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Jan 17, 2014

Mug Shot: Maroilles

THE STORY:

Our French friends are very French. This means that when I am over at my friend Béatrice's house for breakfast, she offers me coffee or hot chocolate in a bowl. Since I'm not really a coffee or hot chocolate drinker, she instead serves me tea. In a bowl. This is actually photo-worthy to me, which hugely entertains Béatrice and her family.


Ironically, our French friends don't seem to eat cereal out of bowls. For that, they use enormous mugs that are virtually bowl-sized. This is why when we first move in our fully furnished apartment, we almost immediately have to go out and buy bowls; the two large mugs in the apartment just won't do for our family of four breakfast cereal eaters. And everybody has espresso cups, since when you ask for a café, what you're really ordering is a tiny espresso.
 
THE CHEESE: Maroilles
 
Maroilles -- pronounced "Mar-wall" -- is a cheese from the very northern tip of France than can either be made from raw or pasteurized cow's milk. In our case, it's raw. Very raw. It's aged between two weeks and five months, which is really such a wildly large spectrum, I'm not sure why they bother to tell me the affinage period at all.
 

Maroilles, which received its AOC status in 1955, comes in a square about 9cm-13cm (3-5 in) on each side. Ours is on the bigger side at 4.5 in per side. I only buy a quarter of it, and thank goodness, because it's not my favorite. It's very, very pungent, with a distinct bitter-acid tang that really drives home the fact that cheese is simply rotted milk. Three members of our family of four taste a bit, and I am planning on giving away the rest of the chunk to friends. To be clear: I can eat it. But I don't want to. I thought I liked stinky cheese, but this one sort of defeats me.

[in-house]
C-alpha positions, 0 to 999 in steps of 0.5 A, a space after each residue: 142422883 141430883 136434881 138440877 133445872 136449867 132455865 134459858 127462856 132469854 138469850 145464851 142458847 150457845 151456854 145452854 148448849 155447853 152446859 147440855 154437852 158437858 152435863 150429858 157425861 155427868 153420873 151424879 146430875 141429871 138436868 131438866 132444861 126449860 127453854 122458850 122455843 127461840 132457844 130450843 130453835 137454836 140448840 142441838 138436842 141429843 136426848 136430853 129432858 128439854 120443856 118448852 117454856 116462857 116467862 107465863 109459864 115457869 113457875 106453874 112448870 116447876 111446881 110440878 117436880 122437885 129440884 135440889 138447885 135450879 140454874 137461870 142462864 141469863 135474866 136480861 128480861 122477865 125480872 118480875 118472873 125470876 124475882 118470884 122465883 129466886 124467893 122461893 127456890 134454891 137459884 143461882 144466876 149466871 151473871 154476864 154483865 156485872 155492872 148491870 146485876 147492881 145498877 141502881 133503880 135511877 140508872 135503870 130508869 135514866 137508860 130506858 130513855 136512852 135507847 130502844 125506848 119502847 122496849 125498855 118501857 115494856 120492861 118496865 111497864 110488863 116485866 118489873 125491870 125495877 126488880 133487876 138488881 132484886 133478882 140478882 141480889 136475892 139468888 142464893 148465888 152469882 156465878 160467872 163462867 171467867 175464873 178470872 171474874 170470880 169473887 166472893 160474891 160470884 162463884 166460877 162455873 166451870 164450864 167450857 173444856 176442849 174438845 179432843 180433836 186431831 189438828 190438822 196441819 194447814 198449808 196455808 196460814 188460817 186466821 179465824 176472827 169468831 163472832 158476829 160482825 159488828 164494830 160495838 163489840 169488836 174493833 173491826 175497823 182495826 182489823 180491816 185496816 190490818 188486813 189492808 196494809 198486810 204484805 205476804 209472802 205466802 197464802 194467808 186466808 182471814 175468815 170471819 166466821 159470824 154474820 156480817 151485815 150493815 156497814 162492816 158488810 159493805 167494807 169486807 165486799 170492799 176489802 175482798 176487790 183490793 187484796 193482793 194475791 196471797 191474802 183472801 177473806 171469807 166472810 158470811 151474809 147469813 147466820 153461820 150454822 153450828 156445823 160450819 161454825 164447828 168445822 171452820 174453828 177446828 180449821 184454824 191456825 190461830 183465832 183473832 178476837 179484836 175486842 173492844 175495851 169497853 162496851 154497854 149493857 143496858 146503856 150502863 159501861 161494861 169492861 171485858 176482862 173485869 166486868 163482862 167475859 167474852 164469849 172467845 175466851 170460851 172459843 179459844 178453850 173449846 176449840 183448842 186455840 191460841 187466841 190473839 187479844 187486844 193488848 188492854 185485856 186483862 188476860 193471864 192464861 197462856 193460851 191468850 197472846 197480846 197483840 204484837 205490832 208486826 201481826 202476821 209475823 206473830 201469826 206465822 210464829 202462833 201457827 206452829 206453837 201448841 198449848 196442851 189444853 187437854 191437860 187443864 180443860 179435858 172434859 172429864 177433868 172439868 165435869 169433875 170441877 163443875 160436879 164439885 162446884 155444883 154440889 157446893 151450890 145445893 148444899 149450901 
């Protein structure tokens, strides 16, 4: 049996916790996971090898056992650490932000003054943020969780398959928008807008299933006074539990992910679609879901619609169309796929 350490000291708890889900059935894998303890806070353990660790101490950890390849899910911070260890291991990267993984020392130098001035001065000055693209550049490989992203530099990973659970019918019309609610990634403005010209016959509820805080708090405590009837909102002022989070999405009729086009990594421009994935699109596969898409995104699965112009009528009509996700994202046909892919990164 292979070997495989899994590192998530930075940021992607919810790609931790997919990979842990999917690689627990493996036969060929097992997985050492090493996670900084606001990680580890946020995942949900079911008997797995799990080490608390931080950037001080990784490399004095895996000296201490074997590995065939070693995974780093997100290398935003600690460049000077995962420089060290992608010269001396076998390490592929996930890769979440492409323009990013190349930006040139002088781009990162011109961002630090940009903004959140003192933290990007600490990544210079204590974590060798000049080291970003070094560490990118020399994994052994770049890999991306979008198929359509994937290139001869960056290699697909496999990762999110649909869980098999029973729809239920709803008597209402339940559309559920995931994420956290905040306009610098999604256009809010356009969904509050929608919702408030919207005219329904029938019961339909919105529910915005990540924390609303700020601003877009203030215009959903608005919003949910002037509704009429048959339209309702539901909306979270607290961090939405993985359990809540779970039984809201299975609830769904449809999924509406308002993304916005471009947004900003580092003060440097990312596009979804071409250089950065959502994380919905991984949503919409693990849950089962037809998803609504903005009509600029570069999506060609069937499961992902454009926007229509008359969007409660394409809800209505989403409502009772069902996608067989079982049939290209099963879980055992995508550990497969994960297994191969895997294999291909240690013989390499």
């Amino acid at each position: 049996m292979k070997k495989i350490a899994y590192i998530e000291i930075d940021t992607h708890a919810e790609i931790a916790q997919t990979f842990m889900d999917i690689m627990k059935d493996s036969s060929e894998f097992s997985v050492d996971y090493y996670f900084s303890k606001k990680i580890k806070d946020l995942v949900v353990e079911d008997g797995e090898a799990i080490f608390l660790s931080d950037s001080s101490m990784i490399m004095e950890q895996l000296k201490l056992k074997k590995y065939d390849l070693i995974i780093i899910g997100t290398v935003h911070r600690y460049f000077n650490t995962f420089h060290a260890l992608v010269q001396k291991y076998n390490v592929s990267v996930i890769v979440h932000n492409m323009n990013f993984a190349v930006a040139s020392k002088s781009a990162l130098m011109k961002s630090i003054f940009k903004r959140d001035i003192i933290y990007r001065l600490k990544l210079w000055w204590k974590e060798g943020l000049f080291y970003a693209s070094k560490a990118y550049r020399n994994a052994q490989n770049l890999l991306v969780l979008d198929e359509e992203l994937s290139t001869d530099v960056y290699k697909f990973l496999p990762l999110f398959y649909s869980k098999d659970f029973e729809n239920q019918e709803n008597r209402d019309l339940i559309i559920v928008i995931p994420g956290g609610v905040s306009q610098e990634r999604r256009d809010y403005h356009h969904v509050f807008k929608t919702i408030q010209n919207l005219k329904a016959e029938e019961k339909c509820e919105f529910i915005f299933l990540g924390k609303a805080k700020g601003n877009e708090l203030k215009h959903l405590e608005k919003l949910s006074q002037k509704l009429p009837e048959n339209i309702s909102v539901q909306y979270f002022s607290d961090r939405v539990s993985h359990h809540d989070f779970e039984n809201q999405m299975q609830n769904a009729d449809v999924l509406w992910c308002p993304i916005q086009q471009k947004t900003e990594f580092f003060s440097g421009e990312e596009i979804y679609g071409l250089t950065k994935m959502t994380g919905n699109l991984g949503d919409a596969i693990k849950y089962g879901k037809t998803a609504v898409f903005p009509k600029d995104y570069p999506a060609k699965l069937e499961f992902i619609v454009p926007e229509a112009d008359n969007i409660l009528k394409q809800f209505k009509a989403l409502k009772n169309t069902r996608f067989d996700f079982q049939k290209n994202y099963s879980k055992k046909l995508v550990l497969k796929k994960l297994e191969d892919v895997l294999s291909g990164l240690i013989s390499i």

The reddish rind is not from marc, the usual culprit in turning cheese orange, but rather from the bacteria that help develop the moldy crust.

 
THE CONNECTION:
 
The lady who sells me this cheese in the Pascal Beillevaire tells me that in the northern tip of France where this cheese is produced, the locals like to dip slices of Maroilles into their coffee for breakfast. Not doughnuts, not croissants, not cookies: stinky cheese. I haven't tried this, and given that I don't like coffee,  nor particularly the cheese, I'm not likely to. Nor am I likely to try it dipped in my tea, my hot milk, or my orange juice.
 
 
OK. Having just written that paragraph, I suddenly realize I will never forgive myself if I don't taste it. Here goes nothing...
 
 
 
I have all sorts of snarky comments prepared in my head about how this will be the worst food combination I have ever tried. But surprisingly, it's not all that bad. The nice thing about dipping the cheese slice in is that it's warm and gooey when I put it in my mouth. Anthony tries, too, and agrees, that it actually does something nice to the temperature and texture. And the fact that it's a cheese with a bitter stink to it means that the addition of a bit of bitter coffee doesn't really make a big difference in the taste. Now, granted, I taste this with black coffee, and since, as I said, I don't like coffee, I don't go back and finish my cup. So I can't tell you if I've left traces of Maroilles in the coffee. And make no mistake: I'm not saying I love this, but if you get hold of some Maroilles and want to try something authentically French-near-the-Belgian-border, it's worth a taste and is not as disgusting as you expect (high praise, indeed, I know).

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